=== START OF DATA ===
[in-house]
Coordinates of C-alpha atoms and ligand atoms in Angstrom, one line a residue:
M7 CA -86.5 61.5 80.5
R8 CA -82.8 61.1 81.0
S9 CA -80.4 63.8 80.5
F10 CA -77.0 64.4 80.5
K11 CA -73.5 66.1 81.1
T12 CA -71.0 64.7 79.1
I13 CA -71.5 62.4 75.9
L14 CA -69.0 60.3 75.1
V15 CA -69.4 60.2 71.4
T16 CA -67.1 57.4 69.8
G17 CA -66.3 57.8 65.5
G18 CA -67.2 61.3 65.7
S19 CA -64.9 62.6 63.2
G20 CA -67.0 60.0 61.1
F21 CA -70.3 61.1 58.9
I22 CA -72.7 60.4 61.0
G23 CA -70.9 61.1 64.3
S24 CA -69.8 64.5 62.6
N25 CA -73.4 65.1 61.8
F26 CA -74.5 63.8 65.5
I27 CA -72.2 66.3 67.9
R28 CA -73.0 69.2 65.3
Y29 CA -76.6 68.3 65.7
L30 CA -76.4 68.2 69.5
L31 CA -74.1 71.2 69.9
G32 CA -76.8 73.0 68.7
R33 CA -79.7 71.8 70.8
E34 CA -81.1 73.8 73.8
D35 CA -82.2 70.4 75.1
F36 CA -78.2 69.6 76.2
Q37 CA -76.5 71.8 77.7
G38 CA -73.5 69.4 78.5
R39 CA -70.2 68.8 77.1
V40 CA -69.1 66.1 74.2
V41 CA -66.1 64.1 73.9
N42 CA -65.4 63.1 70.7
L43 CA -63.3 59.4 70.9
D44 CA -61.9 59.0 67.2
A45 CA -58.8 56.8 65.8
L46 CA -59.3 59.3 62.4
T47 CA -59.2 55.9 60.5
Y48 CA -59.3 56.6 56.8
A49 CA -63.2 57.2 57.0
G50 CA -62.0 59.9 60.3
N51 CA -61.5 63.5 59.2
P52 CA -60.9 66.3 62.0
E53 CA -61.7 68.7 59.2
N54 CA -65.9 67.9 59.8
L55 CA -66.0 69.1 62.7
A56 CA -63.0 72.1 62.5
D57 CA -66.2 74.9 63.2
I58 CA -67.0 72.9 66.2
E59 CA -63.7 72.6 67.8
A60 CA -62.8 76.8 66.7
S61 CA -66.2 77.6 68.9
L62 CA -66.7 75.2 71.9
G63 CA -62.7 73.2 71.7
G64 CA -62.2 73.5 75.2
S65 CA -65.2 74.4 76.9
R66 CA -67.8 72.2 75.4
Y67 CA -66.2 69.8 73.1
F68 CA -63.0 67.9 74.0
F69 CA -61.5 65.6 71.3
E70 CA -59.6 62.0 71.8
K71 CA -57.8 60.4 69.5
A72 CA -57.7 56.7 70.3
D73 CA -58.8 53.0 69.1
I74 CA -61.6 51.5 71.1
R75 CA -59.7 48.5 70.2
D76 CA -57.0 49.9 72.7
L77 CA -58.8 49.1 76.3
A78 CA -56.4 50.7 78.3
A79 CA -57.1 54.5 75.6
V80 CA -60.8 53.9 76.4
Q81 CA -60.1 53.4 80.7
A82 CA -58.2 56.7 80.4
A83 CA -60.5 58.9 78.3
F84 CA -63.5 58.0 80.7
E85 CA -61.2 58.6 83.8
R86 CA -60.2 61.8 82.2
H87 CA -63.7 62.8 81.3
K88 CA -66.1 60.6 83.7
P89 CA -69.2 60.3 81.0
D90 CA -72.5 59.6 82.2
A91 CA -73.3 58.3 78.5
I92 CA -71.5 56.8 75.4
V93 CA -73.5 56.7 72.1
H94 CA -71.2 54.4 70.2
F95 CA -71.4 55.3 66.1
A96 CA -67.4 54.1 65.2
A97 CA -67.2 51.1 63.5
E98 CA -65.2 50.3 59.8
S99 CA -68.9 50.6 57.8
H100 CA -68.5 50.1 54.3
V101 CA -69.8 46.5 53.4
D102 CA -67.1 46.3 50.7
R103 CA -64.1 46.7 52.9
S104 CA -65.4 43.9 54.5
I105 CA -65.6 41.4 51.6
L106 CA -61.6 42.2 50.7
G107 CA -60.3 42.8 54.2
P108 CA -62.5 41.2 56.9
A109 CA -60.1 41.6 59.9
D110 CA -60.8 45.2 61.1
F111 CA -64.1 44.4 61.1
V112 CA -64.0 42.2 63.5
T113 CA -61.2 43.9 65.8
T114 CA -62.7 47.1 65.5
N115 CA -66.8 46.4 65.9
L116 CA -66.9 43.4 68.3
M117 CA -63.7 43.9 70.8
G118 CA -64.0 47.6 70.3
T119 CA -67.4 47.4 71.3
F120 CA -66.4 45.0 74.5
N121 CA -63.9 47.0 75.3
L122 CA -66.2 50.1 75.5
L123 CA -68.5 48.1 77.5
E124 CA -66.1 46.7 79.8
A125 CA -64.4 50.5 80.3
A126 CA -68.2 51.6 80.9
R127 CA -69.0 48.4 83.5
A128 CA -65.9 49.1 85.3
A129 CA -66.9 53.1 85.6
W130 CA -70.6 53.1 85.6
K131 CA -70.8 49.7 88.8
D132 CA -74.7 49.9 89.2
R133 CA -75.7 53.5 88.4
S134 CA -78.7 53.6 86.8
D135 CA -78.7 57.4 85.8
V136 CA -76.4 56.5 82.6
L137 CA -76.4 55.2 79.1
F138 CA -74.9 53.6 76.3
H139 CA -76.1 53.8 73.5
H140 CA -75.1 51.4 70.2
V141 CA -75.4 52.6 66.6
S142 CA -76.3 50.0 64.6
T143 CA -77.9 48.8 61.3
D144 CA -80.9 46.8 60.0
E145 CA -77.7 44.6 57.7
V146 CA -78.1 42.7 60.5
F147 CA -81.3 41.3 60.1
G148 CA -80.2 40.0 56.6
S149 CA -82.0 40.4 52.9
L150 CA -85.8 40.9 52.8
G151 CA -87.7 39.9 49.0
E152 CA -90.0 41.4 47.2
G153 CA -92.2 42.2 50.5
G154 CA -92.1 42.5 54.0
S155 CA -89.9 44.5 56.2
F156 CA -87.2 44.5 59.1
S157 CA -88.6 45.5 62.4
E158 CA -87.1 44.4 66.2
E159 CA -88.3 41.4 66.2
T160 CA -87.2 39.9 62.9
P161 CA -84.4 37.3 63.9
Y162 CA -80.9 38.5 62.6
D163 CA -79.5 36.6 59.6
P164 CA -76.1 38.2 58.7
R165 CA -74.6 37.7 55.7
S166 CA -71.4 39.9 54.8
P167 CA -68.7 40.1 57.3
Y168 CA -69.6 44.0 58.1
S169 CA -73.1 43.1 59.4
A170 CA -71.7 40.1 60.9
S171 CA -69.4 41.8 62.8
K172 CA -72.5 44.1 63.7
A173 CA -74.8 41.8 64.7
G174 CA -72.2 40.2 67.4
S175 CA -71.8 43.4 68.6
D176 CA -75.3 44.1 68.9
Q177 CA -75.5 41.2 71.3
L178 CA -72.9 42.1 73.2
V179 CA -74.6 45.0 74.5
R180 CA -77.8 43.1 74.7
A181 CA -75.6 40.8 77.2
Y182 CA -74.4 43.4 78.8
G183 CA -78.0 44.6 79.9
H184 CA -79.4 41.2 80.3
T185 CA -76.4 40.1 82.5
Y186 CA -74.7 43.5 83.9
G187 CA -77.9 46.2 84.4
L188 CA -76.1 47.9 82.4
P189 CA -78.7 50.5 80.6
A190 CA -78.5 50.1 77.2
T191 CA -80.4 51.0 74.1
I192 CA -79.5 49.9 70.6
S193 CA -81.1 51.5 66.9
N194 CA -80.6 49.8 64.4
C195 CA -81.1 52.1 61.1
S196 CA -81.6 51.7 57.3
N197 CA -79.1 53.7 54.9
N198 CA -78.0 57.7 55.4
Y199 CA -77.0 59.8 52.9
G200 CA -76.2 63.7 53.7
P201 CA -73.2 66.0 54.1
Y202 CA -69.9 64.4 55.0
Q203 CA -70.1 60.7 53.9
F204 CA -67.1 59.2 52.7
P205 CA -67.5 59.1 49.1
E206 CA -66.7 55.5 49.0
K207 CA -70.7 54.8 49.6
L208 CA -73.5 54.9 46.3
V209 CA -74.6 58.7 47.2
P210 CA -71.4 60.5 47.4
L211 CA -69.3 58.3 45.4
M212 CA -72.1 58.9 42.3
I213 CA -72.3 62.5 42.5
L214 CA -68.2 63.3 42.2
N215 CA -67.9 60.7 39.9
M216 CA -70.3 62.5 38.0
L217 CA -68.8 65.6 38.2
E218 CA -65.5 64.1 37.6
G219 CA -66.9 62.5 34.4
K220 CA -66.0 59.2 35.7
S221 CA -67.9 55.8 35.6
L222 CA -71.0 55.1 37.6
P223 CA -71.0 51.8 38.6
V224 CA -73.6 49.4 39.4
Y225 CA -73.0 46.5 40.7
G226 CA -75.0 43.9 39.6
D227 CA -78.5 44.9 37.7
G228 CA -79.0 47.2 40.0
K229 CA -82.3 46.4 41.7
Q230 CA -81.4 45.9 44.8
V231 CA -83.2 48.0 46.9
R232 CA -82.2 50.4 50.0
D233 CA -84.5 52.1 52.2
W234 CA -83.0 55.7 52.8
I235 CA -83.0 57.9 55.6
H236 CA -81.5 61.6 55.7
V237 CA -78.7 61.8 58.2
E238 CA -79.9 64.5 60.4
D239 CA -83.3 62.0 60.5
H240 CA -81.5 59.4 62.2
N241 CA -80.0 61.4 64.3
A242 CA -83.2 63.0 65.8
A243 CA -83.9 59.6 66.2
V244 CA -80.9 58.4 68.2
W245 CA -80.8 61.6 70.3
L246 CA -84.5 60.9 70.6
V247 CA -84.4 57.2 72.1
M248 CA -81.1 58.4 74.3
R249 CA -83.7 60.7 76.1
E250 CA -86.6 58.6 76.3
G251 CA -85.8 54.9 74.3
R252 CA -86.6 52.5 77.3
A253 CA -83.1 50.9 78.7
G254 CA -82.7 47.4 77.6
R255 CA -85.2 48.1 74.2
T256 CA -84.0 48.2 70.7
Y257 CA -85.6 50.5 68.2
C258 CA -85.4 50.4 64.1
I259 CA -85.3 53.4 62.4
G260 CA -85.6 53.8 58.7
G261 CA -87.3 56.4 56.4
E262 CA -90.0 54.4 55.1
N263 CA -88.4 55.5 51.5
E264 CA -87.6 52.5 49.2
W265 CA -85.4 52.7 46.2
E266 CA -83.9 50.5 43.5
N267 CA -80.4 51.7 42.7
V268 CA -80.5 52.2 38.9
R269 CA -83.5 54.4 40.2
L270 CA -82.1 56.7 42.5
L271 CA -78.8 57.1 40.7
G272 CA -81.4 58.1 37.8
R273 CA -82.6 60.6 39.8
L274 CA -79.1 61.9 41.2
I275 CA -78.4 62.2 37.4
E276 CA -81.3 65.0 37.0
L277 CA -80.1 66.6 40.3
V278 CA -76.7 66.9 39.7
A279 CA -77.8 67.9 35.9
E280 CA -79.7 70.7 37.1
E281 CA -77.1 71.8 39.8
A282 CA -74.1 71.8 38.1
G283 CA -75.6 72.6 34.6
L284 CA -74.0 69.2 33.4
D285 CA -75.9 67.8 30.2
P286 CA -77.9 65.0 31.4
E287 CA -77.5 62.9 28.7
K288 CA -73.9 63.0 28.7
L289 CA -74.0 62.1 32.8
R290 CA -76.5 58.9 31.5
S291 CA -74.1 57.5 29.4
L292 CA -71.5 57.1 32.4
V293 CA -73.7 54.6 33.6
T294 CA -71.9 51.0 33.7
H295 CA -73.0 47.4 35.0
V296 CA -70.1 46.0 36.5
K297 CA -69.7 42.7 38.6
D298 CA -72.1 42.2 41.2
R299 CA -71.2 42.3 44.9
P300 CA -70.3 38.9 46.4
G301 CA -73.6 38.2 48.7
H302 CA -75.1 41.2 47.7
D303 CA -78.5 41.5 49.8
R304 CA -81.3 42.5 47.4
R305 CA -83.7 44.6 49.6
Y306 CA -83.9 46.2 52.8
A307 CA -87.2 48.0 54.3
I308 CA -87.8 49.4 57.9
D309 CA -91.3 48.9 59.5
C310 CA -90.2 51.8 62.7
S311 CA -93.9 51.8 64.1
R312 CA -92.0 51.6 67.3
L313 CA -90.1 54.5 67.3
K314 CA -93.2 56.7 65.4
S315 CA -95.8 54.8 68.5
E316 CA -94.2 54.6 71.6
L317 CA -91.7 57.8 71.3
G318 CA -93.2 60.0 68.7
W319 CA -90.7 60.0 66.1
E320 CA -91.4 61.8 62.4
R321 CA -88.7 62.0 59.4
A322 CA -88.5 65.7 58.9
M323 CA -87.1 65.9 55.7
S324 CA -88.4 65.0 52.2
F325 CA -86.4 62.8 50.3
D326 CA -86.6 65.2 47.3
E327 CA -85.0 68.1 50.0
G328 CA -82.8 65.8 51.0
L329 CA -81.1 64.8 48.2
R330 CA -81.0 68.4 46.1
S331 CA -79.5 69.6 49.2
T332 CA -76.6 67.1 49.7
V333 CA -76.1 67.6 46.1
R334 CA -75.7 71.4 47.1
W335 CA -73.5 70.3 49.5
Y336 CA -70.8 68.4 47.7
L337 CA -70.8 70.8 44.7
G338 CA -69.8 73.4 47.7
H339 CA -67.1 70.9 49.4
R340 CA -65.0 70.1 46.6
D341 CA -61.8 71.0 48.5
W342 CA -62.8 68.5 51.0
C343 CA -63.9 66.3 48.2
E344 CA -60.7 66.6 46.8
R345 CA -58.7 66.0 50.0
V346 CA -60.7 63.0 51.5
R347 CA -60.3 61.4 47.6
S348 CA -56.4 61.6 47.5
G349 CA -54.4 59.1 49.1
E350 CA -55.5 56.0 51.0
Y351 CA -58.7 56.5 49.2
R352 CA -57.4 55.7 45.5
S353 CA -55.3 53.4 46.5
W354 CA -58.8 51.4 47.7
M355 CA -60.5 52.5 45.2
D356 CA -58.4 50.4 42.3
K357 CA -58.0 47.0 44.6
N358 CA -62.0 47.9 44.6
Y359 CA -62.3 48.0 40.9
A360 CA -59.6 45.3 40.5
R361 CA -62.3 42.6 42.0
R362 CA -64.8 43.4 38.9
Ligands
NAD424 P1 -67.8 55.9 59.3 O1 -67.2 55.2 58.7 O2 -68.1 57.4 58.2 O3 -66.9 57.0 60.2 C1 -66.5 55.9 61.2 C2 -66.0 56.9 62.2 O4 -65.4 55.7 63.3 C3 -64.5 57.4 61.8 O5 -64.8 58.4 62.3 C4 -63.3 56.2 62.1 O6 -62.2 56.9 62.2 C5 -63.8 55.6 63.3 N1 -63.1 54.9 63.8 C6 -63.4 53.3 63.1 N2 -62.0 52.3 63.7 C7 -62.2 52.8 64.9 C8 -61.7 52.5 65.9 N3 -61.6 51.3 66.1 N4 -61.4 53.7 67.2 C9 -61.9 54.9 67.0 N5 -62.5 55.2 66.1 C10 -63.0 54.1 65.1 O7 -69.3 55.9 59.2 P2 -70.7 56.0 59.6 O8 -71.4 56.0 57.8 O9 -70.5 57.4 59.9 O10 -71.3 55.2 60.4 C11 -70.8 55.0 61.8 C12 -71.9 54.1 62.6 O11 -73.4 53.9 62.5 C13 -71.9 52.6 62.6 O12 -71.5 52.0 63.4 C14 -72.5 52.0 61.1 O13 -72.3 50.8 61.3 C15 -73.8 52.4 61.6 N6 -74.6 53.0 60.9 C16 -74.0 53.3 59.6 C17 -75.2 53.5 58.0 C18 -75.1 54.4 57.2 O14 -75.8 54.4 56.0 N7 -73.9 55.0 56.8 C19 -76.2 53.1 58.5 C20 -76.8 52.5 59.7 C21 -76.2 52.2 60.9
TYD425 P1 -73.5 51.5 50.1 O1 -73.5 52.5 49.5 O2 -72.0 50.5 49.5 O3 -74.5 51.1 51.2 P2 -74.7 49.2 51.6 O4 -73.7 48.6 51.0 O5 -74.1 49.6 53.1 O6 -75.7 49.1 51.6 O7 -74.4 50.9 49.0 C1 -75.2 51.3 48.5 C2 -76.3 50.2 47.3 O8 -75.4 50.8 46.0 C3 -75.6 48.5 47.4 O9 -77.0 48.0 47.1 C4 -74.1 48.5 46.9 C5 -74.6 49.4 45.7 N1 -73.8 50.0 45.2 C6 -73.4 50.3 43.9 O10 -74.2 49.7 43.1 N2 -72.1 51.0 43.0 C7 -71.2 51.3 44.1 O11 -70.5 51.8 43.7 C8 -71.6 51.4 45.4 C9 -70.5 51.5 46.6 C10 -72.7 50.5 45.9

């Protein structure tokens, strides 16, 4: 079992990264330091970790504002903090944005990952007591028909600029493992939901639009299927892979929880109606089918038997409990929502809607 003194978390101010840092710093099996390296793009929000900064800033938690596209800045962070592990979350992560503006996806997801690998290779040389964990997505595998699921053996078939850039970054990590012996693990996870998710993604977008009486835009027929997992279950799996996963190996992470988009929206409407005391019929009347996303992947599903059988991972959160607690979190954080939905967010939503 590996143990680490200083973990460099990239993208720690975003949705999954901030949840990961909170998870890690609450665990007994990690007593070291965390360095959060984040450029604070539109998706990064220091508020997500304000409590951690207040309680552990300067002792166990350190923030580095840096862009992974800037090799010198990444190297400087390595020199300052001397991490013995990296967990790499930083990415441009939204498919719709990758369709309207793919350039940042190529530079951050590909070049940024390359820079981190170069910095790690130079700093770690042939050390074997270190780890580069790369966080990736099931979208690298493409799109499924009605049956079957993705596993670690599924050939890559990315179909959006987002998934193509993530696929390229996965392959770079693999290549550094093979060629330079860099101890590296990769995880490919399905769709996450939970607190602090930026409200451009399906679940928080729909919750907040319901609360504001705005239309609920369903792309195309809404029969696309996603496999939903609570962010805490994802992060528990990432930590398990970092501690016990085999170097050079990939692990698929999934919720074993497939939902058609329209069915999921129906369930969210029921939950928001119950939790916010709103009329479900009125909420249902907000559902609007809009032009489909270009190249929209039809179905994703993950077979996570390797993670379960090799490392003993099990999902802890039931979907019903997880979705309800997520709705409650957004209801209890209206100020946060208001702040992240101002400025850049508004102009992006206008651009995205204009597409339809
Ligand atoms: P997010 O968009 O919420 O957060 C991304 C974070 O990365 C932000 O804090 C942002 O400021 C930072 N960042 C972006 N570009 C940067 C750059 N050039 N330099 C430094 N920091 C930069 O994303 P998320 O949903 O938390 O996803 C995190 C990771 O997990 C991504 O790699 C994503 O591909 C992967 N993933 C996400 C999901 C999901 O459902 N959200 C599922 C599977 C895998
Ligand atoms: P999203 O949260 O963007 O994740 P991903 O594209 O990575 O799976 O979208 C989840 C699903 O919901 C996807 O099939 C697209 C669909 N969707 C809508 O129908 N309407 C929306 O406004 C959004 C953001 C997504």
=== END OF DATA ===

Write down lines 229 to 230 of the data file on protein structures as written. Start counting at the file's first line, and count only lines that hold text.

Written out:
D233 CA -84.5 52.1 52.2
W234 CA -83.0 55.7 52.8